Poetry in emotion

Comedian Tim Key tells Marissa Burgess why the biggest laughs are always off the cuff

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There are some comedians who seem to be continously producing new material and constantly on the road. Tim Key certainly gets around with his as-seen-on-TV and heard-on-the-radio sketch show Cowards, his role as co-host on BBC4’s We Need Answers and his 2009 Edinburgh Comedy Award winning lo-fi comedic poetry show The Slutcracker. But Key is sceptical about how much work he actually inspires and initiates.

“I suppose I’m quite lucky in that a lot of the people I work with and most of the projects that I do seem to come to fruition,” he considers, pondering on why it might seem he’s quite prolific.

Key’s comedic career began with a plenty of ingenuity and a little subterfuge. On returning to his native Cambridge after completing a perfectly respectable degree in Russian at Sheffield University, he decided to try out for a place in Footlights – the prestigious drama club of Cambridge University whose illustrious alumni have included Peter Cook, John Cleese and Stephen Fry. Somehow Key managed to convince the Footlights gatekeepers that he was a student at the university and he began to work with the likes of comedians Mark Watson and Tom Basden.

Clearly, the 34-year old is convinced it was worth the blag.

“Cambridge has a really thriving comedy thing. There wasn’t one in Sheffield. There was plenty of acting if you wanted to do it and a drama club but there was no stand-up or anything like that. At Cambridge it’s quite a big opportunity that those guys have, having a bunch of students watching it and imparting judgement, usually pretty favourably. So you can get good at developing your style of comedy while you’re young.”

For those uninitiated in the way of the Key, he writes poetry – of sorts. Lyrical non-sequiturs, if you like. They’re often irreverent, off the wall and silly – a very different experience from your average poetry reading and one that can easily split a room. As for what goes into his set, he says:

“The only thing is, it’s stuff that I find funny. I think that’s all you can do and if after ten years no one has come to any of your gigs and if the only person that did come didn’t laugh then you’d probably have to stop doing it. If you can just do stuff that amuses you and people keep watching it then there’s no reason to change that philosophy. It doesn’t really matter if it doesn’t give you intergalactic fame if you can earn a living from it – that’s enough.”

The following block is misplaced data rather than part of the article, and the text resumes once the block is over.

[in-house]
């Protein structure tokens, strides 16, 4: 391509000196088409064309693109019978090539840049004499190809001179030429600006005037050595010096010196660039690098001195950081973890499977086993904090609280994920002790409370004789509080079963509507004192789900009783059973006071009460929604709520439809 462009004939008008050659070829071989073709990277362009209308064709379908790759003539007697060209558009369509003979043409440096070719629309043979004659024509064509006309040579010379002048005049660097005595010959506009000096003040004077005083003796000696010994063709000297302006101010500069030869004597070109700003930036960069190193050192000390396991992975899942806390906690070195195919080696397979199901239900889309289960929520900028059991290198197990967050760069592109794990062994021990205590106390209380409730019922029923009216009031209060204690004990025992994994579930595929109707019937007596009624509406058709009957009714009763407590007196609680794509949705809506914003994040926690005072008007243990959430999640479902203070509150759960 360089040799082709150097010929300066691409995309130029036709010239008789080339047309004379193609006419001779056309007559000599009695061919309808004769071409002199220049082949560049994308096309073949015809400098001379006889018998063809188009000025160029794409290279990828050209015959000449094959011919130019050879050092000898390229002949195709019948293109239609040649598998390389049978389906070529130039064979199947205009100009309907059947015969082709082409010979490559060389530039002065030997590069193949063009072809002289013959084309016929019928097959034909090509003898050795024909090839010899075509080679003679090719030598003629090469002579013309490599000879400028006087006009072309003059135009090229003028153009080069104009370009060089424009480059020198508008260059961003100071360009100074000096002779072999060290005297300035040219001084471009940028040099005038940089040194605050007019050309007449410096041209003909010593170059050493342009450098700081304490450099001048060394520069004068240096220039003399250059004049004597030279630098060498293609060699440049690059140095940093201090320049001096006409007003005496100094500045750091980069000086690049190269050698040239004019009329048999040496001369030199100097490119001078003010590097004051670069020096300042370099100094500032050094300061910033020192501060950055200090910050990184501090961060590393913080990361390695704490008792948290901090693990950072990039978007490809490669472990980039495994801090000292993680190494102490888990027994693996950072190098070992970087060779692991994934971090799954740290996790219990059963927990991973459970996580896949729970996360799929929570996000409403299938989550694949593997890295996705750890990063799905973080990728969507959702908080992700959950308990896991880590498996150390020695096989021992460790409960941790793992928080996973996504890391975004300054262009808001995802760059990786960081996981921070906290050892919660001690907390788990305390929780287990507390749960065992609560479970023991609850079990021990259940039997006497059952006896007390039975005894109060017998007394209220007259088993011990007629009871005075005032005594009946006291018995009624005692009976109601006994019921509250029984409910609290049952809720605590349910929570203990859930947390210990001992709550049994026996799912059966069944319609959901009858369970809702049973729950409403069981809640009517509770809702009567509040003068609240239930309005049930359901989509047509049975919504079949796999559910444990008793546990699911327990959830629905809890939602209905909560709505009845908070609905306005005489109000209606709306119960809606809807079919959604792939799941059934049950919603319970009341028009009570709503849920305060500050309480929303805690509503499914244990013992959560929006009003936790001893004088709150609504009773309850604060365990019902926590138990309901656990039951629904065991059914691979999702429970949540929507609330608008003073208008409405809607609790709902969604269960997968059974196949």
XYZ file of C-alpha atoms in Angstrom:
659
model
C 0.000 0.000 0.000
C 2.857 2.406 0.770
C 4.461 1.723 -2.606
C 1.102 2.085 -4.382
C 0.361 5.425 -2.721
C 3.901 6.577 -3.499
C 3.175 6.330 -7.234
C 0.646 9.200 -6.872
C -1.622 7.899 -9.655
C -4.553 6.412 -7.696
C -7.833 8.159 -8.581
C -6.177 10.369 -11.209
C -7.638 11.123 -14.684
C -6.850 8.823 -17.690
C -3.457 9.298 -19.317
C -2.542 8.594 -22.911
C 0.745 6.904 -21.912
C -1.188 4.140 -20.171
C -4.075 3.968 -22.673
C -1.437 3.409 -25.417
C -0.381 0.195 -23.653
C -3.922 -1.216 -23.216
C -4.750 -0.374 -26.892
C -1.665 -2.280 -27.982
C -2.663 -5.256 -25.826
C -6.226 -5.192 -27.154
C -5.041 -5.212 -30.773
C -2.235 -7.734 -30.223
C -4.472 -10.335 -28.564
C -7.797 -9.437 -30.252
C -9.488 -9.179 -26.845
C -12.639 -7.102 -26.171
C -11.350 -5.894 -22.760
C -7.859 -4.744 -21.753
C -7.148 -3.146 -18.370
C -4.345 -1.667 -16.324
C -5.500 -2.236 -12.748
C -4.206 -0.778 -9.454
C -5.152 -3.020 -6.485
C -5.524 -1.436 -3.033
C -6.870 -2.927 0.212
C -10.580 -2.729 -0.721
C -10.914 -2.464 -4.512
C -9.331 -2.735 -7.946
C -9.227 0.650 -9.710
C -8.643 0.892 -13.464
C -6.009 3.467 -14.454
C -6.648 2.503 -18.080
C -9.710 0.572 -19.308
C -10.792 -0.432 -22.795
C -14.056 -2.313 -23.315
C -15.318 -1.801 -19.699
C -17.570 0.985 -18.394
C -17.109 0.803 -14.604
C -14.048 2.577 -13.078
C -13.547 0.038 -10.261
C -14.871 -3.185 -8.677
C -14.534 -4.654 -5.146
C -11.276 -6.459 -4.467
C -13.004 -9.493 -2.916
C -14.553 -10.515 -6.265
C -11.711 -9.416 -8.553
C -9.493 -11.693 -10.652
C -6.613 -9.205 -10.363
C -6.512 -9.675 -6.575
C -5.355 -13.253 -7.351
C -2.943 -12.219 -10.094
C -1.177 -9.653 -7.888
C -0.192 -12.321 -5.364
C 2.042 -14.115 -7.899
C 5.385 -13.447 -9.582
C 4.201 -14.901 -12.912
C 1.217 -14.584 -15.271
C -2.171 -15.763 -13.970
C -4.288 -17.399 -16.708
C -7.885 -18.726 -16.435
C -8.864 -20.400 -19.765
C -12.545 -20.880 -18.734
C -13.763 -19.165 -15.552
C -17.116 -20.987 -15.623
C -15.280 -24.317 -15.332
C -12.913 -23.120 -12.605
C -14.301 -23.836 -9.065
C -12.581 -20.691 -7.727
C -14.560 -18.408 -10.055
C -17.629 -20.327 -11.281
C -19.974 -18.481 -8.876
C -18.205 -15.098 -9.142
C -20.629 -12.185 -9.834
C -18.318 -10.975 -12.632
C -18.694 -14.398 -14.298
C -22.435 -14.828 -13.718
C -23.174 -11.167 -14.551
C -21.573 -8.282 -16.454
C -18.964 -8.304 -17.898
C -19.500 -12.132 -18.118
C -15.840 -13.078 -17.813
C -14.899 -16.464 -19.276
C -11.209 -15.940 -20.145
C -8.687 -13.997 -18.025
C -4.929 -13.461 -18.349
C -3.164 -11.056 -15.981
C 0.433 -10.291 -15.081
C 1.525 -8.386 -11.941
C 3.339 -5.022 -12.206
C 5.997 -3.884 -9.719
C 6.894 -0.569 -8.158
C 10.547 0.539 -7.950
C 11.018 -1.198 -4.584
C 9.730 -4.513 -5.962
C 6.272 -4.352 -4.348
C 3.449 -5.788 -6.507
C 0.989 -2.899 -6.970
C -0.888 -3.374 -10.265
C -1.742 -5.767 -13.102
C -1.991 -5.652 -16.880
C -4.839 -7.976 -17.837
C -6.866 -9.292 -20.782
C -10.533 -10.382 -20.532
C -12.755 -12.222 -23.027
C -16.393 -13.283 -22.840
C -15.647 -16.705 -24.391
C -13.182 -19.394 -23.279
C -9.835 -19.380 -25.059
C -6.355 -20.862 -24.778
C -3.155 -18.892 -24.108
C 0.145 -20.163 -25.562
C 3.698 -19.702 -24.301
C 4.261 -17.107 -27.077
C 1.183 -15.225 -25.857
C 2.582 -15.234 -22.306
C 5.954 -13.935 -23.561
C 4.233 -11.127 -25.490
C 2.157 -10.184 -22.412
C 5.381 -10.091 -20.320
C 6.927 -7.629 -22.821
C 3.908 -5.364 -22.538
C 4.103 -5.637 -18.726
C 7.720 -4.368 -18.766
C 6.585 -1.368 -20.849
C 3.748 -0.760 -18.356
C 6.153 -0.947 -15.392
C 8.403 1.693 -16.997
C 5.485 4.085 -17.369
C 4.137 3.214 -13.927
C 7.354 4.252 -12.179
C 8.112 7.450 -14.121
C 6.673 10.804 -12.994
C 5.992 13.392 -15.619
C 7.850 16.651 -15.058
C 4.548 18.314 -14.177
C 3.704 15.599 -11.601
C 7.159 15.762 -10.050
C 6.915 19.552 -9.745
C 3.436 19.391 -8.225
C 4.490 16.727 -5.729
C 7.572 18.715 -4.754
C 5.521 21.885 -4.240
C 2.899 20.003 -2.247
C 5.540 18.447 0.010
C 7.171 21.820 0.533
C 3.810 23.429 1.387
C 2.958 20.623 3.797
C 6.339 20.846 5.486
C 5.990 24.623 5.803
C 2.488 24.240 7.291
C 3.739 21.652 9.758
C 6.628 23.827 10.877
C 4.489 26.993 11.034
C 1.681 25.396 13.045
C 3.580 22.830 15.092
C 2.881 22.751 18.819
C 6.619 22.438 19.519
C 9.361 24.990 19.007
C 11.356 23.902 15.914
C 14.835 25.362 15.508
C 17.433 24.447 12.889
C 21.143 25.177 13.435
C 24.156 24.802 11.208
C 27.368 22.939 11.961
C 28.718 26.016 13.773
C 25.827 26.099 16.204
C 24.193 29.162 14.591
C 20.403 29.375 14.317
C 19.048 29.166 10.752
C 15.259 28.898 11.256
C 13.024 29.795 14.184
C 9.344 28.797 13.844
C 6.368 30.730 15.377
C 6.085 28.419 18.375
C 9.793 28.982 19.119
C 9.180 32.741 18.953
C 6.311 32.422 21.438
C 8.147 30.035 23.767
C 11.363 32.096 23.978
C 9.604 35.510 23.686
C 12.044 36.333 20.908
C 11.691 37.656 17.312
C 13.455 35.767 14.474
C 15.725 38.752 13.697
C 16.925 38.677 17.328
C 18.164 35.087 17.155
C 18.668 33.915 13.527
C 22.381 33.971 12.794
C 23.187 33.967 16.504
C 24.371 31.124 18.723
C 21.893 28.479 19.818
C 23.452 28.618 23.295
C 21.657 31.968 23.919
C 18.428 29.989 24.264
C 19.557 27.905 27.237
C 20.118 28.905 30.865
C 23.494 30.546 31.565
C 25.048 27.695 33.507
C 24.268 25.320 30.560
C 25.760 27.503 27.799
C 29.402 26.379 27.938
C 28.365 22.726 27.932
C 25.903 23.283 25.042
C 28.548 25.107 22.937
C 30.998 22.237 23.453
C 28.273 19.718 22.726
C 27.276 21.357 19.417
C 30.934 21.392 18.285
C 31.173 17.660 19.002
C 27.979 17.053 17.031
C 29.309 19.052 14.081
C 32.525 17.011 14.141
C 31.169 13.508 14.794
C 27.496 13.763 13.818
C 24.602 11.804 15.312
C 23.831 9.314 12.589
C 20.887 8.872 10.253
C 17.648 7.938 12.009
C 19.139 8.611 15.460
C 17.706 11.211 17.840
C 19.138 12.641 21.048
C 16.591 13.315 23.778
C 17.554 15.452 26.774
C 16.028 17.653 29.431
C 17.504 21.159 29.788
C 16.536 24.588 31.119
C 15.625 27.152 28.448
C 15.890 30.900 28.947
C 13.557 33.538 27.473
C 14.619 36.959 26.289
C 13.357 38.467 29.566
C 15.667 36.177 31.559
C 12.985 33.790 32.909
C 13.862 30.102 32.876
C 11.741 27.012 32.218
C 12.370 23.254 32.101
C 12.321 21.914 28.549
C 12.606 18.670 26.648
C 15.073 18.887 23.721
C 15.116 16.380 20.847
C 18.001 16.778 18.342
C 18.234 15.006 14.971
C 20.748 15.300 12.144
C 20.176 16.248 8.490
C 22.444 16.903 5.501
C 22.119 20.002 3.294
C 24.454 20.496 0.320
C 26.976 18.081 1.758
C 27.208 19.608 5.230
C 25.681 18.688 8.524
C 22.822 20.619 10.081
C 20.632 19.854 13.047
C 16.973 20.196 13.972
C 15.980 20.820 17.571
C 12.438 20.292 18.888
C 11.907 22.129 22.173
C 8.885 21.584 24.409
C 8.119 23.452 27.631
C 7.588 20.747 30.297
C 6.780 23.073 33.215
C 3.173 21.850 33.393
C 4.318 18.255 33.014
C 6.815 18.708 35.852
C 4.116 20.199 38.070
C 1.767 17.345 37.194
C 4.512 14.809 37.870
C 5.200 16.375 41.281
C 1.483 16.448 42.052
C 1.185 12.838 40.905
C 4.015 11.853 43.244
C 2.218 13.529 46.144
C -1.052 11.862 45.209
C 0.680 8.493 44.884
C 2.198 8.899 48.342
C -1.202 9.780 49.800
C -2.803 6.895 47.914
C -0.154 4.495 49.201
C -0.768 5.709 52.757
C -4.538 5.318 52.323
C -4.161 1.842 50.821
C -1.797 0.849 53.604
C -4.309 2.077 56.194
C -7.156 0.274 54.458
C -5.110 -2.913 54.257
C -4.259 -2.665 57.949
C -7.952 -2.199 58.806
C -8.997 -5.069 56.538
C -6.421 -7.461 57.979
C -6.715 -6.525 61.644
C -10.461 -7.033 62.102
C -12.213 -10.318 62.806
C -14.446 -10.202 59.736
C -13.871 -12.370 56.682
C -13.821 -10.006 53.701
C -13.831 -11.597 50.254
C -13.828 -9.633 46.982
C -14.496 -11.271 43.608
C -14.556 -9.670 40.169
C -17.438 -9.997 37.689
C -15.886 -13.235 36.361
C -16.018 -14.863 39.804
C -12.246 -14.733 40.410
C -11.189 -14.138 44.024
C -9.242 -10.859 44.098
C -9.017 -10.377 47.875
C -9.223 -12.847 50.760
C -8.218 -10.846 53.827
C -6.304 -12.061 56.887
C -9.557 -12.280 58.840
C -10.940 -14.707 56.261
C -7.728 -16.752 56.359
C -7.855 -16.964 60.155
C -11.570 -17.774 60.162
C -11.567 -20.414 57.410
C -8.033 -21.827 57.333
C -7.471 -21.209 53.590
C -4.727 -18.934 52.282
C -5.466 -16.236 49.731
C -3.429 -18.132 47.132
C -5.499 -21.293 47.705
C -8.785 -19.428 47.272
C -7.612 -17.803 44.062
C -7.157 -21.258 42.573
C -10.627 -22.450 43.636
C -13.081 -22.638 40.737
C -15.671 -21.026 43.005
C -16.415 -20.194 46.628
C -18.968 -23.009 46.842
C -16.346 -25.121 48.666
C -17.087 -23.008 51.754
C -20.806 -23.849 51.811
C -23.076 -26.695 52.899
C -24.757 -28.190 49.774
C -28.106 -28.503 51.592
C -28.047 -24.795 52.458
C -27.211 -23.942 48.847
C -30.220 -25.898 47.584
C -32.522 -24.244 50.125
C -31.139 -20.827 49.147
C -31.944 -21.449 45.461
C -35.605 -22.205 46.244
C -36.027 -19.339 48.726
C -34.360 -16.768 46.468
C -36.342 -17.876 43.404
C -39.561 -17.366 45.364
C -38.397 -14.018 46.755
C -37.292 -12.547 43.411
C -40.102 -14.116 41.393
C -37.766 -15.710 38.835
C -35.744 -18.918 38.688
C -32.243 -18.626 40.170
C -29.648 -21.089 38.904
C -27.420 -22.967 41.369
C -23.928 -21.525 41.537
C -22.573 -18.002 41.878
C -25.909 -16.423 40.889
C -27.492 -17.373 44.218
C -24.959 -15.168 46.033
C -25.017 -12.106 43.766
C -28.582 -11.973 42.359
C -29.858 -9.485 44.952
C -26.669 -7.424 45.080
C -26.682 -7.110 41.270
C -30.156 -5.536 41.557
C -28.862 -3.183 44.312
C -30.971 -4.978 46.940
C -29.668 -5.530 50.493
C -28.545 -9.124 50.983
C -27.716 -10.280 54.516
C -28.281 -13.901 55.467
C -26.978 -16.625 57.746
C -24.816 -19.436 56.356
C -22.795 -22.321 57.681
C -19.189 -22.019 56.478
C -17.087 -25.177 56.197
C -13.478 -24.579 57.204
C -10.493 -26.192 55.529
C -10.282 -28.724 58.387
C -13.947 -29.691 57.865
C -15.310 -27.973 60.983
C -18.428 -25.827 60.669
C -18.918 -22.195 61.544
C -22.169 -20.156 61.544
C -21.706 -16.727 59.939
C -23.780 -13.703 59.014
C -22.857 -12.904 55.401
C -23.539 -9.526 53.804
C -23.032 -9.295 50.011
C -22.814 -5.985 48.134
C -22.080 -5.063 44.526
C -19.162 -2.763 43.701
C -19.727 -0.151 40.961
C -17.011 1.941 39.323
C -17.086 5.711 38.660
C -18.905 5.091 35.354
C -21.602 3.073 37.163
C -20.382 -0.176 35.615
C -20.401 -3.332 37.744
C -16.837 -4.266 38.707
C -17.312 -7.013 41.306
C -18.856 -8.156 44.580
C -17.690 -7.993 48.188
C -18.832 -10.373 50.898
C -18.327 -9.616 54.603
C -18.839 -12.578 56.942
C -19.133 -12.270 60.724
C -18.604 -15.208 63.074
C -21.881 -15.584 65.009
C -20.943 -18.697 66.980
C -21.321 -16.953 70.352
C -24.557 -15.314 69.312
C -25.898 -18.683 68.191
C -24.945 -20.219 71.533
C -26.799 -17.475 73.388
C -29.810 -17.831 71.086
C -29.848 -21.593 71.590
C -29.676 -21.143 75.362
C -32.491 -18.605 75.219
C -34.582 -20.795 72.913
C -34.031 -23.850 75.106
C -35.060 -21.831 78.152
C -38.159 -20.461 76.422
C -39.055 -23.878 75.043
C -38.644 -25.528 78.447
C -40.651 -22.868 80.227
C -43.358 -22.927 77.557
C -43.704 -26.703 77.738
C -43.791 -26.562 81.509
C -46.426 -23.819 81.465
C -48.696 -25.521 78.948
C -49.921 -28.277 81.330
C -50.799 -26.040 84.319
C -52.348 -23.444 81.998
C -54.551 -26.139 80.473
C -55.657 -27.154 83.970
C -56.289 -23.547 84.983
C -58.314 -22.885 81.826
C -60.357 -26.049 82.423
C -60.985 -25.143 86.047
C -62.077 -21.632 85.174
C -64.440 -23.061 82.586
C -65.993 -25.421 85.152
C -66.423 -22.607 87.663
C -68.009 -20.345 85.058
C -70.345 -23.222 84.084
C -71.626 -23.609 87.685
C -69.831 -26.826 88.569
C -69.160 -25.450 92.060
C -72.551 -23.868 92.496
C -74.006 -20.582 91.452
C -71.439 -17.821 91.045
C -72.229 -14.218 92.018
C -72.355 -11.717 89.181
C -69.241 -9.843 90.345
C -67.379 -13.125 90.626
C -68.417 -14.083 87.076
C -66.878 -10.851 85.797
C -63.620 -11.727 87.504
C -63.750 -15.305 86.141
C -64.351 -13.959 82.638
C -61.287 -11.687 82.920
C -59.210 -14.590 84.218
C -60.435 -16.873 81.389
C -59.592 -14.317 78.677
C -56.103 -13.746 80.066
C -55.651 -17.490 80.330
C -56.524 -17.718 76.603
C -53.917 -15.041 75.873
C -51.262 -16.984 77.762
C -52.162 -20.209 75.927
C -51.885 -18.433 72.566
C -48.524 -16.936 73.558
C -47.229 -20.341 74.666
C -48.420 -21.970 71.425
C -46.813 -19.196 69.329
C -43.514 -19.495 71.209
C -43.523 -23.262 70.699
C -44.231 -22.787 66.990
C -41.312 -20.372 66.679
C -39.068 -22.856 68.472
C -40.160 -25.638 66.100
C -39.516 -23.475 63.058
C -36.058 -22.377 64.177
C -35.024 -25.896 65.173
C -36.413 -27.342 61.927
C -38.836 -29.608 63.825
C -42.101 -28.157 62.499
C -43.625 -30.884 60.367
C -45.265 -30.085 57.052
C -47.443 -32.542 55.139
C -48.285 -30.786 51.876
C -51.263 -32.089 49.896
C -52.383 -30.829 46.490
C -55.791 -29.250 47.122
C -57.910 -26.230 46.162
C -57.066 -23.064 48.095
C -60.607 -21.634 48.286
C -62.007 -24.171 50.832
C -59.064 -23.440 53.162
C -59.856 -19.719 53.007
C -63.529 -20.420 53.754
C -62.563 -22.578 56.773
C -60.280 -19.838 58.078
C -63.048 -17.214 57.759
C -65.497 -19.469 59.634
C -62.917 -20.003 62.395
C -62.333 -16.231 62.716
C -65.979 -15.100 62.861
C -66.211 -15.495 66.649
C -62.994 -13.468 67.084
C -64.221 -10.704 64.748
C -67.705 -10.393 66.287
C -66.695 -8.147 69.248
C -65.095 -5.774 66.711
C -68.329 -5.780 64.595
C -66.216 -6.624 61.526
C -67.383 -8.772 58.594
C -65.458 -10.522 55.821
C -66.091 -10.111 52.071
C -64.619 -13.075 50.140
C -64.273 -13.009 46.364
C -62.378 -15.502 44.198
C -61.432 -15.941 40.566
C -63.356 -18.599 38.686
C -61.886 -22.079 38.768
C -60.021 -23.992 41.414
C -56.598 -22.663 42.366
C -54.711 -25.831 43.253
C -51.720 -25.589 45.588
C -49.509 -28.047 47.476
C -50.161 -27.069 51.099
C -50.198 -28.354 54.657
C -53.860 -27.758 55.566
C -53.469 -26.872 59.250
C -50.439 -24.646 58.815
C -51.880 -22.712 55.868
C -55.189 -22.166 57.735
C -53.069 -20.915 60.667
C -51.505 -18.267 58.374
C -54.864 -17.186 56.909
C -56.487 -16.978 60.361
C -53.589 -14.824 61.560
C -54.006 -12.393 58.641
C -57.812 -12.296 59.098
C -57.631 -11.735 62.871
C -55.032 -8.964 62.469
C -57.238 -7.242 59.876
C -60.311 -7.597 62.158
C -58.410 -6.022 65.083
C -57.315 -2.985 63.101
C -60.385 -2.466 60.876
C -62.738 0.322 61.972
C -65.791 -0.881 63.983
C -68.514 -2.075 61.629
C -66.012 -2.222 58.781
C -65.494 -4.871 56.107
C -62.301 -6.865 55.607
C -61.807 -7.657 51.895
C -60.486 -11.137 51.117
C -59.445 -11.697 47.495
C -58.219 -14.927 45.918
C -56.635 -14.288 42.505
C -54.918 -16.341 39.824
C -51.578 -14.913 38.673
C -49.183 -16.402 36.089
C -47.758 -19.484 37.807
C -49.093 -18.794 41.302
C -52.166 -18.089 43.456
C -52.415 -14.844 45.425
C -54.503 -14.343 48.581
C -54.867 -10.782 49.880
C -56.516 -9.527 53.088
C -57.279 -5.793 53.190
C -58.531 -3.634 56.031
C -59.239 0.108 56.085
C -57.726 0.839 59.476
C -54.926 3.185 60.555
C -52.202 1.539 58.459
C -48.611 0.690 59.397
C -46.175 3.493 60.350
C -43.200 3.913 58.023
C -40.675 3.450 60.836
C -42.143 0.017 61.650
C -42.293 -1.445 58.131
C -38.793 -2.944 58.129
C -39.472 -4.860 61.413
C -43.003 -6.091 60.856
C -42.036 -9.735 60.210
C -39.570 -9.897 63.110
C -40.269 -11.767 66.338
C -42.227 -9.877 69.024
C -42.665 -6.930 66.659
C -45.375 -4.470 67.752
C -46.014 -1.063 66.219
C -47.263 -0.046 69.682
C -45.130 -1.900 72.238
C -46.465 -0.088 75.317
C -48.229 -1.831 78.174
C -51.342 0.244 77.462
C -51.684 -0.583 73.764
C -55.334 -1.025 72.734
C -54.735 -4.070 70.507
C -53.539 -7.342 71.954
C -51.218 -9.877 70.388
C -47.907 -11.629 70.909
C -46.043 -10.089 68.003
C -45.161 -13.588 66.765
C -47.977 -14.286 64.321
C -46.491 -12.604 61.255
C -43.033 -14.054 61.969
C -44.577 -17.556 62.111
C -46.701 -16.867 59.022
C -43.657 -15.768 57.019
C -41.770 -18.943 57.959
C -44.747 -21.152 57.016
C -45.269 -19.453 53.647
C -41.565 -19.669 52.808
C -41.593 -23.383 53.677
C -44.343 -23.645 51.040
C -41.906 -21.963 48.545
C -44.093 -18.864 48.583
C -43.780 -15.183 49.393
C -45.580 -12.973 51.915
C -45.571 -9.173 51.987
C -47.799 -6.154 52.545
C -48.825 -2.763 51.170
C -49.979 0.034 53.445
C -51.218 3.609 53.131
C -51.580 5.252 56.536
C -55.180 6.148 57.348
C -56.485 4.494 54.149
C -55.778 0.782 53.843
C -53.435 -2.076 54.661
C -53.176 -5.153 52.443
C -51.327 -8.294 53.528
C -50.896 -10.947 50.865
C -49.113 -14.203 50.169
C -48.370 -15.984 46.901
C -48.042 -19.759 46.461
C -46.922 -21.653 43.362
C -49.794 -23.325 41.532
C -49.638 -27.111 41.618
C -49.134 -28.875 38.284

Part of Key’s unique style is possibly due to the fact he doesn’t redraft his work.

“When I used to write sketches for Cowards a good part of what we did wasn’t redrafted. If it wasn’t good enough we just didn’t do it and we wrote tons and tons and tons of stuff. The idea was that the 10 per cent of stuff that we used would be really good because it’s the best 10 per cent but also feels really fresh and just kind of uncynical – dashed off. It’s definitely the same with poems. I wouldn’t understand what I was doing. I wouldn’t know how to go back and see how to change it.”

It’s a method that seems to work for Key. The work keeps coming, in the form of a collaboration with Steve Coogan on Mid Morning Matters and Never Mind The Buzzcock, as do the plaudits, and it doesn’t look like they’re about to run out soon.

“The tour’s the main thing. I’m writing a book at the moment – the deadline for that’s next week. What else am I doing? I just want to get the tour done, which I’m looking forward to because it’s quite hard work and lots of yomping around but in terms of head space I can start jotting ideas down in my notepad and start building up the Edinburgh show. Then maybe write a film. I have an idea for a play, that’s another thing I might do. It’s all there, isn’t it? It’s all out there.”

We’d best leave you to do some writing then. “Well it’s not going to write itself,” he laughs as we sign off.

The Slutcracker Tour, 1 March, Carriageworks, Leeds and further northern dates throughout March.

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